If it’s not Scottish, it’s crap; Scotland to form own food agency

The Scottish Government has today announced that it will create a new Scottish body for food safety, food standards, nutrition, food labelling and meat inspection.

On behalf of the Board, Jeff Rooker, Chair of the Food Standards Agency, said: ‘The FSA Board respects the decision the Scottish Government has taken to propose a free-standing, independent FSA for Scotland. We will work with the Scottish Government to meet their objectives while ensuring that consumers’ interests in relation to food continue to be protected.

‘The FSA Board is particularly mindful that this decision will directly impact on almost 200 of our staff based in Scotland, for example in meat plants as well as those in the FSA’s Aberdeen office, and will have an effect on how the rest of the organisation works. We will work closely with the Scottish Government to ensure that the concerns of our staff are appropriately addressed.

‘Until any alternative legislative amendments come into force, the FSA will continue to carry out its duties as at present. Food safety throughout the UK remains the FSA’s number one priority.’

Cue the bagpipes.

“One time one of my kids came out with crap on his hands”; posting grades for fast outlet playgrounds

About once a month we take our kids to Chick-Fil-A and let them run wild in the play area. It’s a treat that keeps Jack behaving relatively well for a few hours beforehand – and Dani and I like the food there. Our kids get exposed to lots of dirty places (child care at the gym; preschool; Marbles, a kids museum with lots of hands-on stuff) and we spend a lot of time washing hands. At Chick-Fil-A, we do a bunch of handwashing after visiting the play area and before jumping into our meals. The staff also disinfects the whole room using a bunch of different sanitizers every night. Not risk elimination, but definitely reduction.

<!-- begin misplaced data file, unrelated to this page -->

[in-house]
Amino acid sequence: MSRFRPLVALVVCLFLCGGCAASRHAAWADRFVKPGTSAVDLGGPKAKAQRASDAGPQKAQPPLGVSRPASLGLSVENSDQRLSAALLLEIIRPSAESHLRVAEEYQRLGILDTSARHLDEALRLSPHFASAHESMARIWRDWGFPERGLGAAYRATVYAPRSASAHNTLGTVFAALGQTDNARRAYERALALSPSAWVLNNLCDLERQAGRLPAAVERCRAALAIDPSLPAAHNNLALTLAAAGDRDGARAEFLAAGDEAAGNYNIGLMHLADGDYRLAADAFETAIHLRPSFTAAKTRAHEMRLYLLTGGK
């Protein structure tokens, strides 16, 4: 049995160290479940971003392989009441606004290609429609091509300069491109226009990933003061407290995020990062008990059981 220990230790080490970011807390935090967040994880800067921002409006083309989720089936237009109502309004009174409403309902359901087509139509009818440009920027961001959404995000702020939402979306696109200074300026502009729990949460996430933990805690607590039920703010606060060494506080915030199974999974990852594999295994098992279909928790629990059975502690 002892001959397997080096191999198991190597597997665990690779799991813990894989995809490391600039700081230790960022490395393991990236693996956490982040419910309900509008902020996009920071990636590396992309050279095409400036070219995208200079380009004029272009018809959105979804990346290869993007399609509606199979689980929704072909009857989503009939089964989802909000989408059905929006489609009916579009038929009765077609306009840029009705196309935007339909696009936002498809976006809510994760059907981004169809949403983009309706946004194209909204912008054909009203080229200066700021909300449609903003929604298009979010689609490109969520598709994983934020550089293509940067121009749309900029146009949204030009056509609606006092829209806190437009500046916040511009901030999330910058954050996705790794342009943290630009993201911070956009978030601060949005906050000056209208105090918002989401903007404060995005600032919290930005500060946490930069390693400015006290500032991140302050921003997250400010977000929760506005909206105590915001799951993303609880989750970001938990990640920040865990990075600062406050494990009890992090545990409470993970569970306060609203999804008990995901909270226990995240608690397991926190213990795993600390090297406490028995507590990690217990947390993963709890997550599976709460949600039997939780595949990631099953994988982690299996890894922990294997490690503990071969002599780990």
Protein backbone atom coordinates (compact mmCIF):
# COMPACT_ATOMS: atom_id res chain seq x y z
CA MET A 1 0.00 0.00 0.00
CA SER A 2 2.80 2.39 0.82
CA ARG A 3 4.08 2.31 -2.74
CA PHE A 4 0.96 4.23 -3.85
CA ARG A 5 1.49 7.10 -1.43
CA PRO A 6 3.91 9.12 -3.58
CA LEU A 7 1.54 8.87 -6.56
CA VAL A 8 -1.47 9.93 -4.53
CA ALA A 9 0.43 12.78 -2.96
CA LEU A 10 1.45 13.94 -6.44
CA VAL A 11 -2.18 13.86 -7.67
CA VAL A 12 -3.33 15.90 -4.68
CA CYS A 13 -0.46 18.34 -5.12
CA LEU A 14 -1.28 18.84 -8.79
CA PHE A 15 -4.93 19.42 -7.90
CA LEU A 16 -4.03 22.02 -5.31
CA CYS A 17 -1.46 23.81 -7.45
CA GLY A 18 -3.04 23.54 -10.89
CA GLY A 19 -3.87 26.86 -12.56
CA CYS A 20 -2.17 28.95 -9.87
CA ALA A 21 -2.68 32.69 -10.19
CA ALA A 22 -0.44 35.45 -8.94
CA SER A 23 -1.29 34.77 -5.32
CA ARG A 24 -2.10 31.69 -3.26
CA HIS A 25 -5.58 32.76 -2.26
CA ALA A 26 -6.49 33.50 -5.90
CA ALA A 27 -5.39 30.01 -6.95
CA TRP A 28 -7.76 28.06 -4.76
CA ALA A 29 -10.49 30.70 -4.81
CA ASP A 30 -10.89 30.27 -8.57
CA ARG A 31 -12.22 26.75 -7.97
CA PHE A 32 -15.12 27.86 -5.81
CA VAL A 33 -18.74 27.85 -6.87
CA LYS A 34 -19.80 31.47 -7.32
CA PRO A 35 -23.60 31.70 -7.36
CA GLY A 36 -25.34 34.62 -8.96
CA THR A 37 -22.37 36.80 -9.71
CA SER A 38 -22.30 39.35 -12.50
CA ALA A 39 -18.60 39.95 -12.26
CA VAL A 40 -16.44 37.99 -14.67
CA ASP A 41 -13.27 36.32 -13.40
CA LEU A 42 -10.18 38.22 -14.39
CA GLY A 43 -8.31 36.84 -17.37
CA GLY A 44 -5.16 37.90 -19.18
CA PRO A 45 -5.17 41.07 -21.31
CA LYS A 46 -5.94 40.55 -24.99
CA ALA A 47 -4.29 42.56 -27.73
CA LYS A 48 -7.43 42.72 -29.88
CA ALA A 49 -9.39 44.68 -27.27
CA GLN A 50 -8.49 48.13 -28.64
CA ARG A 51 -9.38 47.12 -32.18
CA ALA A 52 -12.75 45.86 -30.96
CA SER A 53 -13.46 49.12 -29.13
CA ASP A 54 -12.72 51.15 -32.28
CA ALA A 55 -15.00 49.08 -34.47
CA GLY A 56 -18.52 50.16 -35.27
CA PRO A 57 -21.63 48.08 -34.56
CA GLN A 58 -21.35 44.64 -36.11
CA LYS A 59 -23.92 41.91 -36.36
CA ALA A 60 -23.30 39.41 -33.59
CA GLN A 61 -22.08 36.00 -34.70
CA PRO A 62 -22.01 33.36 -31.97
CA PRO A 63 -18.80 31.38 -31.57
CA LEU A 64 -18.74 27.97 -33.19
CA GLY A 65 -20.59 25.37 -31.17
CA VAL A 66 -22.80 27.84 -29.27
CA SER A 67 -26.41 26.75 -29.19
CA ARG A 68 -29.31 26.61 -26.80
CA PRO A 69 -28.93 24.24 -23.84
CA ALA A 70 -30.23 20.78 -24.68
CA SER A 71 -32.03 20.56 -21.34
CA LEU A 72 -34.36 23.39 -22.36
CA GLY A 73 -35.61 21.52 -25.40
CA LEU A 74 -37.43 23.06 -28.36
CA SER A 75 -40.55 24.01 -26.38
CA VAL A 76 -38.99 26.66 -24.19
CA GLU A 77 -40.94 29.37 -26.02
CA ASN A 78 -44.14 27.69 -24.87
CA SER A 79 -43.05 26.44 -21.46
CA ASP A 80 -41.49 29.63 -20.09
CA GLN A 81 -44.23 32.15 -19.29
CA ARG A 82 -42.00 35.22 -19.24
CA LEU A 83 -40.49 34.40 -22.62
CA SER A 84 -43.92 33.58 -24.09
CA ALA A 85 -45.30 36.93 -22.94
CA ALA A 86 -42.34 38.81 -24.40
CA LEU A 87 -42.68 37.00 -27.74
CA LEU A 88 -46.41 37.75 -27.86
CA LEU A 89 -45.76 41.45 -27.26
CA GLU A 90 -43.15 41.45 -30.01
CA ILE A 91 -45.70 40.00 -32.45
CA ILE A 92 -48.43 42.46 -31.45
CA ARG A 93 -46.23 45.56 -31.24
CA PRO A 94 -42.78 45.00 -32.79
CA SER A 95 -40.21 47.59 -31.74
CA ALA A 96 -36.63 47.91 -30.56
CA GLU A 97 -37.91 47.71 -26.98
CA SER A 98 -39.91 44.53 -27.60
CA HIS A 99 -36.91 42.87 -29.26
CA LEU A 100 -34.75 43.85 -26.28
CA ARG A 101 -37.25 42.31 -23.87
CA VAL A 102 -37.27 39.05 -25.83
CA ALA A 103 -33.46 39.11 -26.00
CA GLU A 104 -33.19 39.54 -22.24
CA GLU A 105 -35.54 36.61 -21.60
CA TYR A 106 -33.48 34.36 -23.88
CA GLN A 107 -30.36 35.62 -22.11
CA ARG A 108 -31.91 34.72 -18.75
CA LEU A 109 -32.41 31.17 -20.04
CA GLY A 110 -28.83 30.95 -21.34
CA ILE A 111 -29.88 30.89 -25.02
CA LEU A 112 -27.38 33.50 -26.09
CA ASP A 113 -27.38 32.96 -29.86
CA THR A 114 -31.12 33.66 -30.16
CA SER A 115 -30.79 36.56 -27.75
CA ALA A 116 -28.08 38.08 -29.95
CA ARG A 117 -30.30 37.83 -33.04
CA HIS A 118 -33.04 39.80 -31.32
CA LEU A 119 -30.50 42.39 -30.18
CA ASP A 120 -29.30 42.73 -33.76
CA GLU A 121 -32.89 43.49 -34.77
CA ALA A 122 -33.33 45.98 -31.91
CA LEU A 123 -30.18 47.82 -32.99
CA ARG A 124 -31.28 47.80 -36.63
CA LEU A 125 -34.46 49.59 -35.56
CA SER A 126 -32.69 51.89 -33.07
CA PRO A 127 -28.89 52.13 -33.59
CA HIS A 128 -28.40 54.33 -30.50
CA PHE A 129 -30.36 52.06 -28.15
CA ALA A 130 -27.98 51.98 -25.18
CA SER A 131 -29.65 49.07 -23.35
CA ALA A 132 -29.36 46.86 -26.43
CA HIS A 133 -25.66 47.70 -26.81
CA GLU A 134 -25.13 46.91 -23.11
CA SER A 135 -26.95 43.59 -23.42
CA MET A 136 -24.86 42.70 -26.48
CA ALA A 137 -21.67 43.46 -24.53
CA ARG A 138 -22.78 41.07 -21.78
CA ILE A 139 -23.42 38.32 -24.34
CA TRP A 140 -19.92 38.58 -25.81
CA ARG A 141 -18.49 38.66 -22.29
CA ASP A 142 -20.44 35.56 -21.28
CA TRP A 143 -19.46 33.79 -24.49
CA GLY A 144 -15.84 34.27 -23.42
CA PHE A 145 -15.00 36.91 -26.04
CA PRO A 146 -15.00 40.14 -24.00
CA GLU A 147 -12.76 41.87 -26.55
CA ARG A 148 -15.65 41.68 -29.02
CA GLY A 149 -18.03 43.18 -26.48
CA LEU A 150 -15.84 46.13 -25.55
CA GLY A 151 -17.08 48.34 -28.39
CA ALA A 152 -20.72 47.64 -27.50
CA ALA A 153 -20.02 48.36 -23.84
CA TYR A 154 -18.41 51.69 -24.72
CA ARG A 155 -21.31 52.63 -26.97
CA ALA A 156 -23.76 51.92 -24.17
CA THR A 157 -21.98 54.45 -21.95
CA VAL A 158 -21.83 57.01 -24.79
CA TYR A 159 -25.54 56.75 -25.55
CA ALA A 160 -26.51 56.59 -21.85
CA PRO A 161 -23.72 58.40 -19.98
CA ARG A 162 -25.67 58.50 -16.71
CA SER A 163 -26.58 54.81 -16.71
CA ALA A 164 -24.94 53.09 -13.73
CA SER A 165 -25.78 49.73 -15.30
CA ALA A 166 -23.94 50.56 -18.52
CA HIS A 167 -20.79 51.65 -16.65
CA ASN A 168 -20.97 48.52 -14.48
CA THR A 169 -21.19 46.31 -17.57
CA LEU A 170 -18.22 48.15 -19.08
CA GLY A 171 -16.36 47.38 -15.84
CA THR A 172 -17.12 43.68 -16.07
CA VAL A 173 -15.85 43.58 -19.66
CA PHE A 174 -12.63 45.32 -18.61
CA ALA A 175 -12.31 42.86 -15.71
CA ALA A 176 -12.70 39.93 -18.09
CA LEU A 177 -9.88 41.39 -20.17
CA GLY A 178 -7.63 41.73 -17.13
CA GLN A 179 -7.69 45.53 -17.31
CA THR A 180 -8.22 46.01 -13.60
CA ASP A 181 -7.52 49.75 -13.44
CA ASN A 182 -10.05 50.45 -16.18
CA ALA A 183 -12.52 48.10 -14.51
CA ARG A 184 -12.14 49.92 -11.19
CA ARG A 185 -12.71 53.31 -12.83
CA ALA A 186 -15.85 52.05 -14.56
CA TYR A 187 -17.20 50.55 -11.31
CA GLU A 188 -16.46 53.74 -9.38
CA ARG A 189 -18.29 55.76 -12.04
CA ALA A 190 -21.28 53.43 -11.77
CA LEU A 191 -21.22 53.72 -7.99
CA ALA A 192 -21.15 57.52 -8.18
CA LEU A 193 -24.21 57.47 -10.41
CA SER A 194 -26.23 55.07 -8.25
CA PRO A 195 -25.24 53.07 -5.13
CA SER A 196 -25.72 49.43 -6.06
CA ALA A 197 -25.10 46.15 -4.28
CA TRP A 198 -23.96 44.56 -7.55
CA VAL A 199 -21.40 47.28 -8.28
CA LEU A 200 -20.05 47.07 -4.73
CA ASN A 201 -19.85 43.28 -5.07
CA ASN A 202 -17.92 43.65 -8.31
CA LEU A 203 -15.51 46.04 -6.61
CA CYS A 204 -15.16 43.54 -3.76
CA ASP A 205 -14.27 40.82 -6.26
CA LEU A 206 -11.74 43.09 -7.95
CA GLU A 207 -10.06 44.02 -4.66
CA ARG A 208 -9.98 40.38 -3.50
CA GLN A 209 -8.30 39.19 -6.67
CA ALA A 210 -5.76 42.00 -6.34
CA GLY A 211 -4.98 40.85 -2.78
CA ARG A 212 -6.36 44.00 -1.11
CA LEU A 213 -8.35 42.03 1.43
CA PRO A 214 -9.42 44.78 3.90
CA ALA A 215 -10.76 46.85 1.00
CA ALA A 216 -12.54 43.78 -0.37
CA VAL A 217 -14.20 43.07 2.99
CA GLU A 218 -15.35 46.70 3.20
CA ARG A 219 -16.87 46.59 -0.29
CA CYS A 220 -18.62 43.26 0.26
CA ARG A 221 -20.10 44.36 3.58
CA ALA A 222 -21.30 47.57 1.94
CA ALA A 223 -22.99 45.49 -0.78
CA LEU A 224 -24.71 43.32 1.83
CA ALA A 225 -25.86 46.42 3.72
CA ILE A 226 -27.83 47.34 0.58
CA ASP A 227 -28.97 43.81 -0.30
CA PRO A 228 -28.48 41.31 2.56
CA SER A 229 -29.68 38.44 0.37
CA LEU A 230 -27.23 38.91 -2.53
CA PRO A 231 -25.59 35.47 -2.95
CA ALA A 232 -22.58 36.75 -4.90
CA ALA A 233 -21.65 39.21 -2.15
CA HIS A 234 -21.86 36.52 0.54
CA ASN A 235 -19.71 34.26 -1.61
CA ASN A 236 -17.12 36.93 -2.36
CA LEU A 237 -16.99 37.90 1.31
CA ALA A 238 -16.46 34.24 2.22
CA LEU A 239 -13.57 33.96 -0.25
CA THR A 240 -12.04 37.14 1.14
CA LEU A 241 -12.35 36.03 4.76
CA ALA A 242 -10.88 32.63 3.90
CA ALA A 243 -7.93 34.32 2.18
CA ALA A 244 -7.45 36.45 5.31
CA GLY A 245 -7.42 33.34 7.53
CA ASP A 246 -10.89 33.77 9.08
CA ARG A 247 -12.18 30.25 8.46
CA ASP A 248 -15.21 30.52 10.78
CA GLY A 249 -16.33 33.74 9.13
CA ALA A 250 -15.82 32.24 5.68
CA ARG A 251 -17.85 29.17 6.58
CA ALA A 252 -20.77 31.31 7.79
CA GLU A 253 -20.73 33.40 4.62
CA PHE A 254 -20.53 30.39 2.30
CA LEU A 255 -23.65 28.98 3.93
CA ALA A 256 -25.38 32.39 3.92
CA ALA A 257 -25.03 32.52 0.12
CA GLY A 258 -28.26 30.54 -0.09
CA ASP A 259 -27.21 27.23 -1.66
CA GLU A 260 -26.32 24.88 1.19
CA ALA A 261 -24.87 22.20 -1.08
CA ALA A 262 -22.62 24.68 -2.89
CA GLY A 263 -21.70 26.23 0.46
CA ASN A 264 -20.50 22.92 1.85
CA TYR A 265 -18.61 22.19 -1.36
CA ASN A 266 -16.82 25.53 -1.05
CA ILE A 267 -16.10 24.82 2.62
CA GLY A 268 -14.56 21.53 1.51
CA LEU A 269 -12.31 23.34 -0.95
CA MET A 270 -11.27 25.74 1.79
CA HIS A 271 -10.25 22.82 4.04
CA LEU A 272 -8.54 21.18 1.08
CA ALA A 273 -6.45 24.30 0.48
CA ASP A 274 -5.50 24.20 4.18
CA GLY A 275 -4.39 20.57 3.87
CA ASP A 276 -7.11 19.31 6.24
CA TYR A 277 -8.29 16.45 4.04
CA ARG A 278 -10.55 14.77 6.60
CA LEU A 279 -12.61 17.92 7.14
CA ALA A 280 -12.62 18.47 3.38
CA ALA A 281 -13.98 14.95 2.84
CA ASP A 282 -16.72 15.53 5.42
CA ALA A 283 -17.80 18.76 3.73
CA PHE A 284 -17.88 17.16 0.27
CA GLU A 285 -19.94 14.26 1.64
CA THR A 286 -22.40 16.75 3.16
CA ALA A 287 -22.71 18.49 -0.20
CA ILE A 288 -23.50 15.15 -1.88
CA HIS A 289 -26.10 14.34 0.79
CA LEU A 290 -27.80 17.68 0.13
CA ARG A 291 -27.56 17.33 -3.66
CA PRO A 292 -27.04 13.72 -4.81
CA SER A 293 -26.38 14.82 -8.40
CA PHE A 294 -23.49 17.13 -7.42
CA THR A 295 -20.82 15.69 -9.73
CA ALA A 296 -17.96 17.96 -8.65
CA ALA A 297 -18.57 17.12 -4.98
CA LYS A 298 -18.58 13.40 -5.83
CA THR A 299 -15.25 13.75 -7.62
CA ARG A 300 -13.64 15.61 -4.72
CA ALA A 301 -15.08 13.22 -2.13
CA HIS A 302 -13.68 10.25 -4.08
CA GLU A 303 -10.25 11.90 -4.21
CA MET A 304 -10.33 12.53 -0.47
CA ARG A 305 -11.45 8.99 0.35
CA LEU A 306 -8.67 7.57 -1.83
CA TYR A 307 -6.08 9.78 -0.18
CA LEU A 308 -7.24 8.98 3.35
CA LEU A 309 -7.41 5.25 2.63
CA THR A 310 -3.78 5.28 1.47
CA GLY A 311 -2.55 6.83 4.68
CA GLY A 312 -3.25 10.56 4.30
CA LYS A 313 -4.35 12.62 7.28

A Toronto (that’s in Canada) city councilor wants public health officers to inspect not just the kitchens and processes in food establishments, but add sanitation of playgrounds to the list as well.

The councilor, Paul Ainslie, cites an awesome example of some of the risks and challenges in an interview with the Toronto Sun.

The father of three said he’s had concerns about the cleanliness of those indoor playgrounds, often in fast-food restaurants, for a while.

“I’ve had concerns for a long time about the play tubes and kids going in and once and a while someone comes out and says a kid crapped his diaper and they go find the manager,” Ainslie said. “One time one of my kids came out with crap on his hands.
“I just became very concerned about the cleanliness of them and how they are being taken care of.”

The Ward 43, Scarborough East councillor stressed some restaurants do a great job keeping their play areas clean but not all of them.

Toronto Public Health officials said Thursday that currently there is “no legislation governing the disinfection of indoor playgrounds in eating establishments.”

The move would also have the medical officer of health to come up with a checklist for eating establishments who operate an indoor play area to ensure it is a health environment for kids.

Playgrounds, particularly outdoor ones (with sand or surface bark) have been linked to outbreaks in the past. Pathogens can stick around and persist in soil (especially something hardy like Salmonella) and on fomites like slides (norovirus).

Food safety surveys still suck; someone’s making money off crap

In the latest ridiculously expensive survey of Canadians, 77 per cent of Canadians said they were either "very" or "somewhat" concerned with the safety of the food they eat, up from 66 per cent in 2007,

The Ipsos Reid poll conducted for Postmedia News found 87 per cent agree that they trust food that comes from Canada more than food that comes from abroad, with 85 per cent of respondents saying they make an effort to buy locally-grown and produced food.

So, Canadians trust Maple Leaf and their listeria-laden cold cuts more than stuff from other places?